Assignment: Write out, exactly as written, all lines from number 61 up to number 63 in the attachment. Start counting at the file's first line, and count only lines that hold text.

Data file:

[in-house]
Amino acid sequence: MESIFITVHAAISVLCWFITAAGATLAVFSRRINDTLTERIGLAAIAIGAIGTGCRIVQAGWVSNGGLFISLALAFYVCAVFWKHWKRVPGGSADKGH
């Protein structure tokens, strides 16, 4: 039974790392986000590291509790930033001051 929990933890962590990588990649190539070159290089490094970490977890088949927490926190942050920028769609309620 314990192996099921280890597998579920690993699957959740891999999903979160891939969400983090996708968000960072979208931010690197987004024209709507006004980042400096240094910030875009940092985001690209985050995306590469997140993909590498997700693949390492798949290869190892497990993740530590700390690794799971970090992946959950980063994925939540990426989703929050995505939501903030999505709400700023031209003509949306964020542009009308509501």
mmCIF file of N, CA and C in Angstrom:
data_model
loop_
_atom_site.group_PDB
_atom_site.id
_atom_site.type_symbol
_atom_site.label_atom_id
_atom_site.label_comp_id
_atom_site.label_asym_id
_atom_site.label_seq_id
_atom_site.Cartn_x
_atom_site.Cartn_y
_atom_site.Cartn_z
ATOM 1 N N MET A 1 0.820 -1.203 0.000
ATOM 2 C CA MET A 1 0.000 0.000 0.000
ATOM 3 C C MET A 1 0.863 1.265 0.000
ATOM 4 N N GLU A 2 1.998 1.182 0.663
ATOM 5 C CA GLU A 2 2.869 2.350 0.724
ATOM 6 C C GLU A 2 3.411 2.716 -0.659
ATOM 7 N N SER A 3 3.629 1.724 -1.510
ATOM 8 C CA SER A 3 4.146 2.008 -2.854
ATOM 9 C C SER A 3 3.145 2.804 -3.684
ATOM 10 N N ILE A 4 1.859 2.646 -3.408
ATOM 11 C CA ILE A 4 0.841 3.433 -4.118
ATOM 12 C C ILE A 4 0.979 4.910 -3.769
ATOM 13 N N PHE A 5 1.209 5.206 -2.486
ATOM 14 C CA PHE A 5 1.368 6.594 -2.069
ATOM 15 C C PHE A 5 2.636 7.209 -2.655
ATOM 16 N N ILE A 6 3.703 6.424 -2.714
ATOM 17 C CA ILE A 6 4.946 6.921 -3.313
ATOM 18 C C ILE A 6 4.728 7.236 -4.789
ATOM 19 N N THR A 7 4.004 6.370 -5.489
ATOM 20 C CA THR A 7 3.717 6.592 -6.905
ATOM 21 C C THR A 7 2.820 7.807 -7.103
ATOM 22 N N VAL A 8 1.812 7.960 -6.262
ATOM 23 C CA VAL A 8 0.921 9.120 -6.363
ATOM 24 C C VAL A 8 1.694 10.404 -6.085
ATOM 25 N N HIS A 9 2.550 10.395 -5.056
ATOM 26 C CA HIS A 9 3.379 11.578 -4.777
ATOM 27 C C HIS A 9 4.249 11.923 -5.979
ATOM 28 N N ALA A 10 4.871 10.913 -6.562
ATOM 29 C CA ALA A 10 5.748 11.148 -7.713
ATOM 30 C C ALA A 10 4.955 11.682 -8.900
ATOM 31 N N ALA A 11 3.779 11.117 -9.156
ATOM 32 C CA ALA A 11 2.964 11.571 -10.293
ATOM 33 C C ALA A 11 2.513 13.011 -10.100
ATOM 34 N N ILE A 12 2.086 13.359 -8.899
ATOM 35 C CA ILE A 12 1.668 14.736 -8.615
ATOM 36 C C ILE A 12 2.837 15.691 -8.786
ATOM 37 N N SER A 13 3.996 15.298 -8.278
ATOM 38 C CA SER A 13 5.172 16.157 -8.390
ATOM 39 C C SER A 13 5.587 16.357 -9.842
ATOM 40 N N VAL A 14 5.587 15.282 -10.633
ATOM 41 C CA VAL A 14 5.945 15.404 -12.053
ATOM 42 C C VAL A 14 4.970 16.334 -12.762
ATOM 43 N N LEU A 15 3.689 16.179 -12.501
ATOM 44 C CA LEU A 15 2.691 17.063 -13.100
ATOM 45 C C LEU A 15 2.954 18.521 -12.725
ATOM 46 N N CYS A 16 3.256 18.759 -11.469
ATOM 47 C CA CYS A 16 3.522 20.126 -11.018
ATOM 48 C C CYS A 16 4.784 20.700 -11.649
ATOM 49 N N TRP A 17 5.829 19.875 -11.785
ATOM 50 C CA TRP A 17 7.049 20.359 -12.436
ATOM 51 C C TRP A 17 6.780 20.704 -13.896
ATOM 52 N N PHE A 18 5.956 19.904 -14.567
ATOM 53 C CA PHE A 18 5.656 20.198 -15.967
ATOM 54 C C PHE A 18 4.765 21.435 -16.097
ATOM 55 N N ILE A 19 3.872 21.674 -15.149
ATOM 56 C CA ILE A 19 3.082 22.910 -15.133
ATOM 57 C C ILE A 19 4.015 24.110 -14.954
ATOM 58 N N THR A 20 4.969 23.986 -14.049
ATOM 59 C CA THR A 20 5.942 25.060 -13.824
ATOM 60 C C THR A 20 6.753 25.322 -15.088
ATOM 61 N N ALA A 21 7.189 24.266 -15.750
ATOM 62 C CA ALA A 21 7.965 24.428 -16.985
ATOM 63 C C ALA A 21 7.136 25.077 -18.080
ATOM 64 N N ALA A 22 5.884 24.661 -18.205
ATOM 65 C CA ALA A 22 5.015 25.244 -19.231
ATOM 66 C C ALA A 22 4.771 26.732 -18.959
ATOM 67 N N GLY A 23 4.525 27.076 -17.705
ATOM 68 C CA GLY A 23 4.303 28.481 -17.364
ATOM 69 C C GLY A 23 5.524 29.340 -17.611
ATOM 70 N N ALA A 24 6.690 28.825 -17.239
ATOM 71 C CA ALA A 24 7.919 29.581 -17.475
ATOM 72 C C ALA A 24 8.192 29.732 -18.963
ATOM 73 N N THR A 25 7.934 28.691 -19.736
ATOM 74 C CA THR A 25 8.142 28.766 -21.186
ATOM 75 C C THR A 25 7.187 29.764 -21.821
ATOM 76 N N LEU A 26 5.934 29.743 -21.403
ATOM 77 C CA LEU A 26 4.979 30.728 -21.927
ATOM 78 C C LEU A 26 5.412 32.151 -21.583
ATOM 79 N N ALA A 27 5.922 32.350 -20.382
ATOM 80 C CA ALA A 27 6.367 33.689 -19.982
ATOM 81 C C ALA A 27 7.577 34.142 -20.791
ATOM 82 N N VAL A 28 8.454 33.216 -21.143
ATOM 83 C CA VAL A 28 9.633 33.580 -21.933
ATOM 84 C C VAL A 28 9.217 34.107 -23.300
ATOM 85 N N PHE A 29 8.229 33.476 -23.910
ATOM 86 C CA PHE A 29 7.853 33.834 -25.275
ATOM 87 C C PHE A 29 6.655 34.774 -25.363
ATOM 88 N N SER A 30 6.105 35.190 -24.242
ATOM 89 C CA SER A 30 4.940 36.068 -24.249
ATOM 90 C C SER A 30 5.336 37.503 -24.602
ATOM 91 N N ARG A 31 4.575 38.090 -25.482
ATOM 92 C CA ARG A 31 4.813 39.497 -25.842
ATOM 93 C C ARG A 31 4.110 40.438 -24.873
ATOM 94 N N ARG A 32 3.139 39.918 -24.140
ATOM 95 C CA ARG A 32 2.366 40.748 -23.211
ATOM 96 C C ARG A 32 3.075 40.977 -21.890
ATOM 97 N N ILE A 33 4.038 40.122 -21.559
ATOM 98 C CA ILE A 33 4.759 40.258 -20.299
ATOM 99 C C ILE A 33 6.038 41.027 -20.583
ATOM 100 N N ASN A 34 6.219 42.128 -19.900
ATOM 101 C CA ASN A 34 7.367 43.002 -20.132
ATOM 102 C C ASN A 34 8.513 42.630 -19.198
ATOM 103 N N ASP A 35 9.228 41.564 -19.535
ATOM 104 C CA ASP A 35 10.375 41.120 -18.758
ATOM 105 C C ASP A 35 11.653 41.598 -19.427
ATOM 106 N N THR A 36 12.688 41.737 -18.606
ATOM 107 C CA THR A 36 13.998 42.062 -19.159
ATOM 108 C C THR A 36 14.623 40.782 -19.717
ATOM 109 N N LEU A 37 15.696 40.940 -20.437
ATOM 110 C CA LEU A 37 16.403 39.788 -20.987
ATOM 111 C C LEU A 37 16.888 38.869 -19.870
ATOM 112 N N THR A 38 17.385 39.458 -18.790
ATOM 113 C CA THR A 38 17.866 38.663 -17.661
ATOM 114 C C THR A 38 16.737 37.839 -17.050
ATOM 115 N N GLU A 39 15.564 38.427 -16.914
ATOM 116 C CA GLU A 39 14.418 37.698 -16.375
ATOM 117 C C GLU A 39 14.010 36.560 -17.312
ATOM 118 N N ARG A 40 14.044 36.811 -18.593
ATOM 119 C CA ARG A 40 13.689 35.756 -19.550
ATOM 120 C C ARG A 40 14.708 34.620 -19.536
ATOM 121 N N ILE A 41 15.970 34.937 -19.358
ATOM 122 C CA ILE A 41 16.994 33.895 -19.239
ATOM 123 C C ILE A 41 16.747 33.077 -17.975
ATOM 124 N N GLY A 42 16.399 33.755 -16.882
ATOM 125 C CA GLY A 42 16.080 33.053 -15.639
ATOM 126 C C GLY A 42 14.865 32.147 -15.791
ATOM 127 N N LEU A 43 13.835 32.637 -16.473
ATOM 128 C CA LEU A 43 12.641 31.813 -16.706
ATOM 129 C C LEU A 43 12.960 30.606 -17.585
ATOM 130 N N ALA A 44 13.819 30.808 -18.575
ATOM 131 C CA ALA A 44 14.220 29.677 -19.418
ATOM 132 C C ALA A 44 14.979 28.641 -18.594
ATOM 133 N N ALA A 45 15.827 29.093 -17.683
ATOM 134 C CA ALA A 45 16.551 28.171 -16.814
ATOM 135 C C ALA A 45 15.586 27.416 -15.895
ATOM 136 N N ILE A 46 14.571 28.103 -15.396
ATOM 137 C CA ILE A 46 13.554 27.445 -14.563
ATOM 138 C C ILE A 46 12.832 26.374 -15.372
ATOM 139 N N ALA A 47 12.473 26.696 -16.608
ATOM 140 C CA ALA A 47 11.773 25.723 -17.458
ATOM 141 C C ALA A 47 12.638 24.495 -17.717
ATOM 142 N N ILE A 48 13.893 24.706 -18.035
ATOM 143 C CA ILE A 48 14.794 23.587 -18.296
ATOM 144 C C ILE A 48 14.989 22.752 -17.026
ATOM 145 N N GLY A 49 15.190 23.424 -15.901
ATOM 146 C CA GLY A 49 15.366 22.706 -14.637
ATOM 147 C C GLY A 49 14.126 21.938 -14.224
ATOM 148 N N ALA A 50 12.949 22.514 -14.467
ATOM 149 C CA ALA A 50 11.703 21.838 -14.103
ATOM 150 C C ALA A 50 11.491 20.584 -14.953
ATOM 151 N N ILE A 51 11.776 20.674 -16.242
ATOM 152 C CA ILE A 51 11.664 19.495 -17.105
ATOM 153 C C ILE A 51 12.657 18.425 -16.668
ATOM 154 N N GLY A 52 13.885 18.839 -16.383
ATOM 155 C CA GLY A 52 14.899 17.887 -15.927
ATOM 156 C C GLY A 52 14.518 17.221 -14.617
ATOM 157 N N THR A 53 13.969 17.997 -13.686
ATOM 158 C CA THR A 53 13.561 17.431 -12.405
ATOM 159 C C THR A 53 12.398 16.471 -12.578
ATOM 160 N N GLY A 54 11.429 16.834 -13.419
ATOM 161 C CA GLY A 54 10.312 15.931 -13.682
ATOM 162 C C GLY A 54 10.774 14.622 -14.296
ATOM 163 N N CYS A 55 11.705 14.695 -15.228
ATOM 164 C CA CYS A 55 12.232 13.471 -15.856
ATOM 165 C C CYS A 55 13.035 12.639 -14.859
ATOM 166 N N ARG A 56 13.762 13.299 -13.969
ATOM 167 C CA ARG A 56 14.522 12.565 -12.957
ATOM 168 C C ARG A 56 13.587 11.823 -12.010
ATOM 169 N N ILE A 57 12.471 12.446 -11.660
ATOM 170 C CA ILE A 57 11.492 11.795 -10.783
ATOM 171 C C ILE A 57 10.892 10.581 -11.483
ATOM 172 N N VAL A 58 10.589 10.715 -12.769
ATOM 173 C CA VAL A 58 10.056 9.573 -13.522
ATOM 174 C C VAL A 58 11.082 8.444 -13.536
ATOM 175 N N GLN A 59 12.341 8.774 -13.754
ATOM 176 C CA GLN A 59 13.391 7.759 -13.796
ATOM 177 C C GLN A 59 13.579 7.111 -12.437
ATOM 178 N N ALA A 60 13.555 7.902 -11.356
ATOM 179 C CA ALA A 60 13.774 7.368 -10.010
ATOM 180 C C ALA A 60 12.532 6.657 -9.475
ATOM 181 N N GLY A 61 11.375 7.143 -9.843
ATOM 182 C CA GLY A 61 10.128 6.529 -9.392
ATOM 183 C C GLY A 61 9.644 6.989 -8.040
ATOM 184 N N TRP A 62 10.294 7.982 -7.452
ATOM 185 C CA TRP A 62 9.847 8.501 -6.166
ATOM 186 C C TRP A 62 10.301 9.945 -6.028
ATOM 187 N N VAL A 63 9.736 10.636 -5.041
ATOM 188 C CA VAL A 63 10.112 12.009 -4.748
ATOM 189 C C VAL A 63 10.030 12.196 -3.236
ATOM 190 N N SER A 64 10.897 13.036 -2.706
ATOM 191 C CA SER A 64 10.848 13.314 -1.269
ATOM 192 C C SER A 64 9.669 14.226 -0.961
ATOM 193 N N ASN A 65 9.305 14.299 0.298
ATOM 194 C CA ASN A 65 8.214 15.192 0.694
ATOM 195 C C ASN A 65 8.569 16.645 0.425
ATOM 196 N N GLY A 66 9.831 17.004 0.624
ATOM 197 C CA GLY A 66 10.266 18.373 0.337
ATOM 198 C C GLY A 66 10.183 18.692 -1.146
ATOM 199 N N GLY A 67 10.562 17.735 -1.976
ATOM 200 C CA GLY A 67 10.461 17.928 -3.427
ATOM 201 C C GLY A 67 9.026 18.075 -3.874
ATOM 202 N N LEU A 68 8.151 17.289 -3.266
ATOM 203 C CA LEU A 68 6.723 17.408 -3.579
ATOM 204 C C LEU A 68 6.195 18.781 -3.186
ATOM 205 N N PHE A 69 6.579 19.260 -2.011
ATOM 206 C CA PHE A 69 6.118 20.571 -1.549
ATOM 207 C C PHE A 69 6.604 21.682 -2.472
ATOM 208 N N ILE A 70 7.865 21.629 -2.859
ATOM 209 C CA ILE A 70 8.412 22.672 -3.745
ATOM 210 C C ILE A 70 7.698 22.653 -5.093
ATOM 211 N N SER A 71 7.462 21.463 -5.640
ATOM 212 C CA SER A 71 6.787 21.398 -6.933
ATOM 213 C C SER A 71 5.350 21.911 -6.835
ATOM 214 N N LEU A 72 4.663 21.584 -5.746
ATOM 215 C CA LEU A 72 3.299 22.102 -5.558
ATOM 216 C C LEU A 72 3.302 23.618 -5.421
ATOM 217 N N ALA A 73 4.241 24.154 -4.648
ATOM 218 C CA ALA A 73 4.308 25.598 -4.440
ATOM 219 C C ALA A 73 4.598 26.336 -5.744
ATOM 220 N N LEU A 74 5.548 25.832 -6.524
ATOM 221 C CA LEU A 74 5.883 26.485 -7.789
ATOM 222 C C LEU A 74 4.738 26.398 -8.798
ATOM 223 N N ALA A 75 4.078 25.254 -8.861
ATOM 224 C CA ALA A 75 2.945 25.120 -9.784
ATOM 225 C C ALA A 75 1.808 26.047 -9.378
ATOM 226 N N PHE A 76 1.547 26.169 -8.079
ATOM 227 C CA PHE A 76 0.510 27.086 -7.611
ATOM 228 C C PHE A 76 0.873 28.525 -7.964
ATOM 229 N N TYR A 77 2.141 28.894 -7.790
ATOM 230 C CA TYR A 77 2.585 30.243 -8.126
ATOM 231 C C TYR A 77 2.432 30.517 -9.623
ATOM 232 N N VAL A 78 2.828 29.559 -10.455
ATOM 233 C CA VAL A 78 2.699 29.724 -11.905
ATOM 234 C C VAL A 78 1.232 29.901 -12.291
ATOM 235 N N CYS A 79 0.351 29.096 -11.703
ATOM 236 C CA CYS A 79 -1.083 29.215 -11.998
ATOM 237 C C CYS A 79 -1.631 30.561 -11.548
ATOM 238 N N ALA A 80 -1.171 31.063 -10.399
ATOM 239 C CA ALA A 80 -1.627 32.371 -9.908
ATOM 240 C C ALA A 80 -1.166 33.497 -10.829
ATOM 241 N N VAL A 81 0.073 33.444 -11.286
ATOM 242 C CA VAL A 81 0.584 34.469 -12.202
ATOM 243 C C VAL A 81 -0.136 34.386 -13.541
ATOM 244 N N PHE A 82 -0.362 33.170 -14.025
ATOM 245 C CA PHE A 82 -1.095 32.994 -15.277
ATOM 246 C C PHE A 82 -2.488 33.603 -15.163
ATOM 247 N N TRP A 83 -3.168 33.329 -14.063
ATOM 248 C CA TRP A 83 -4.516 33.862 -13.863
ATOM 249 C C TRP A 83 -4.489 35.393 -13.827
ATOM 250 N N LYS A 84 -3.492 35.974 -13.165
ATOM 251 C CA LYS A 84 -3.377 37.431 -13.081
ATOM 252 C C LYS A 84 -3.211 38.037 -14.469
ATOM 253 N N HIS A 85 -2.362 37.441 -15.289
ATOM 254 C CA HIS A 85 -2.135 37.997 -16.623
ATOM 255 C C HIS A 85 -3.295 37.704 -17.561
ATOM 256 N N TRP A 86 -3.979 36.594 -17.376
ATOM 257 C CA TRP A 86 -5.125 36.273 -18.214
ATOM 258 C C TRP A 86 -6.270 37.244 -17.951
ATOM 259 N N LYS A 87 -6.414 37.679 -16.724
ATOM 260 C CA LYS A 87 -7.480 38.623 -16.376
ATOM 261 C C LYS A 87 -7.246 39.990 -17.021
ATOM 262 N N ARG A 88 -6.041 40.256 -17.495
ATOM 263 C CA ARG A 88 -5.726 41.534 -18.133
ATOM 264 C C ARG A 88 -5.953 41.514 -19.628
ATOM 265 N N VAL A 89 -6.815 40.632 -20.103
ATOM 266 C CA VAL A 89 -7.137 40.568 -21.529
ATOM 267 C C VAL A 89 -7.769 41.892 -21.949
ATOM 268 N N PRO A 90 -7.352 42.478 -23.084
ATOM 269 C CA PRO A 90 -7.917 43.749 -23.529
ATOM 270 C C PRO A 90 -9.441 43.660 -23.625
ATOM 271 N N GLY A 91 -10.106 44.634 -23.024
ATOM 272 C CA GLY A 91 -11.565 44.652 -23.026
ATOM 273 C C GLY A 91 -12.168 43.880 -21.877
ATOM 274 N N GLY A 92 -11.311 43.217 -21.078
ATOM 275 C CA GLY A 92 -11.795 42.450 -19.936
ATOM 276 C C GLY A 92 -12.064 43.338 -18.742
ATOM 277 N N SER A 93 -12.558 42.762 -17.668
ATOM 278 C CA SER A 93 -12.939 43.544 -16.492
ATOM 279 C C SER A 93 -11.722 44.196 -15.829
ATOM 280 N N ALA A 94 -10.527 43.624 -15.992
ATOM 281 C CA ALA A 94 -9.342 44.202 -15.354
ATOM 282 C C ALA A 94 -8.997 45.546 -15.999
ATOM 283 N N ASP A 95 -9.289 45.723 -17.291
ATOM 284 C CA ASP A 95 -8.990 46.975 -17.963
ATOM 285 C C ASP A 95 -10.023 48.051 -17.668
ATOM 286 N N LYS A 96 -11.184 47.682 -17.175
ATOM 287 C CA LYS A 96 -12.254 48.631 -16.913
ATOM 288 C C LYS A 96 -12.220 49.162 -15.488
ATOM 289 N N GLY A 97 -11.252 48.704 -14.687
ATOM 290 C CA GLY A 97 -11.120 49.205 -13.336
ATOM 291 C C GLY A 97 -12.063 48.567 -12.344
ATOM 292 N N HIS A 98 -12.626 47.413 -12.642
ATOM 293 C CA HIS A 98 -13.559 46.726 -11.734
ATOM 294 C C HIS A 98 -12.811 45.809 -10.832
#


ATOM 45 C C LEU A 15 2.954 18.521 -12.725
ATOM 46 N N CYS A 16 3.256 18.759 -11.469
ATOM 47 C CA CYS A 16 3.522 20.126 -11.018